Cartoon Saloon is an Irish animation studio, and they're absolutely world class. They first gained world attention right out of the gate, when The Secret of Kells became a nominee for Best Animated Feature in the 2009 Academy Awards. It wasn't the first time a foreign movie made it on the list, but it was a surprise for many casual Oscar watchers.
Of course, if you actually watched the movie, it was a no-brainer; it not only deserved to be nominated, it's part of the reason 2009's list of Best Animated Feature nominees is still one of the all time best for the category. Since then, every feature by Cartoon Saloon has been nominated in the category; Tomm Moore, director of The Secret of Kells and now Wolfwalkers, was further personally nominated for Song of the Sea.
Both earlier films feature furry elements, especially Song, which deals with selkies (Cartoon Saloon is also responsible for the very furry, very good Skunk Fu! series). However, with Wolfwalkers, Moore and co-director Ross Stewart have created the studio's most furry-friendly film yet. The titular Wolfwalkers could be considered a variety of werewolf; but this time, they're the good guys.
Wolfwalkers tells the story of Robyn Goodfellowe (voiced by Honor Kneafsey) the daughter of a wolf hunter and trapper (voiced by Sean Bean) who has traveled to Ireland to help rid it of wolves. Robyn at first wants to follow in her father's footsteps, and when she literally does so and ends up outside of the walled village and in the woods, a series of misadventures leads her to a meeting with Mebh (voiced by Eva Whittaker), first briefly in human form, then later, and much more importantly, in the form of a wolf.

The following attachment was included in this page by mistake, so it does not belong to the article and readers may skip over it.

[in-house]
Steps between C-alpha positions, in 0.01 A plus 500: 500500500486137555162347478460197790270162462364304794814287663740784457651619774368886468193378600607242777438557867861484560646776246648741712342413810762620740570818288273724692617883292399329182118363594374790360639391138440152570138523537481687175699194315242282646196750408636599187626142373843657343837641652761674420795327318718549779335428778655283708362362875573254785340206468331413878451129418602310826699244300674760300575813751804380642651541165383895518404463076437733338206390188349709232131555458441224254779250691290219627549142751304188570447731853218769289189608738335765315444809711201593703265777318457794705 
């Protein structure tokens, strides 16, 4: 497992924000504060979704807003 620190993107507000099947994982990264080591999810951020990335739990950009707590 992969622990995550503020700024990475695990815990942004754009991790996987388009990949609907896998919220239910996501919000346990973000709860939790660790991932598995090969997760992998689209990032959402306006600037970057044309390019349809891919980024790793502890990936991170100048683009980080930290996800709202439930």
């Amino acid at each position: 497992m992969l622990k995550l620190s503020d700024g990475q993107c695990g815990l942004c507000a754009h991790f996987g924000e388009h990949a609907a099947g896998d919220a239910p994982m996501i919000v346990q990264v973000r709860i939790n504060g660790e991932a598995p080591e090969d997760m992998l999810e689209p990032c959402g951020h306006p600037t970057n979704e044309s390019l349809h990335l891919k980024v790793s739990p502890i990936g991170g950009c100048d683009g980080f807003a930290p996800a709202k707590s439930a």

During the second encounter with Mebh, Robyn is accidentally bitten by Mebh, and, well, you know the rules. Robyn, not having access to a television playing The Wolf Man, is unaware of the consequences of this bite; Mebh thinks she can use her healing powers to negate it, so she doesn't even bother mentioning the consequences to Robyn. But, Mebh is mistaken.
Of course, saying this is a straight werewolf movie seems almost crass, as the transmission-through-bite and general human-to-wolf-transformation things are really the only classic elements present. Wolfwalkers less transform into wolves as gain a new, separate wolf body when they fall asleep. They also have the aforementioned healing powers, and can communicate with wild wolves. They don't have particular weaknesses to fire or silver, but are vulnerable to regular harm; furthermore, even though their wolf form and human forms are separate, any damage sustained as a wolf is transferred to the human form.
The villain of the piece is the Commonwealth's Lord Protector (voiced by Simon McBurney), who while subjugating the Irish, also plans to subjugate nature. Mebh and her wolfpack are to be exterminated, but she won't leave as her mother has gone missing.
Well, enough about the plot, which is entertaining, the real spectacle here is the art of animation on the screen. This is a gorgeous movie. While I'm not here to badmouth the CGI competition, because there are some amazingly beautiful CGI movies, I never want CGI to replace hand-drawn animation completely. There's a lot of effort put up on the screen, and you can see it because the movie allows you to see it. The animation is mostly smooth, but it also has a purposeful roughness to it that makes it feel real, despite the oftentimes heavily stylized visuals and framing.
Robyn's first time running with wolf pack is an amazing scene, and the visual style does convey a sense of other-ness when we get point of view shots from Robyn. It feels like the closest approximation of that ultimate furry fantasy of becoming an animal that I've seen in a movie. It's this embracing of "other-ness" really, I think will most appeal to furry fans. This movie understands what it's like to be an outsider.
Cartoon Saloon is, after all, an outsider studio compared to most Western animation. It has its own point of view. One that's worth checking out.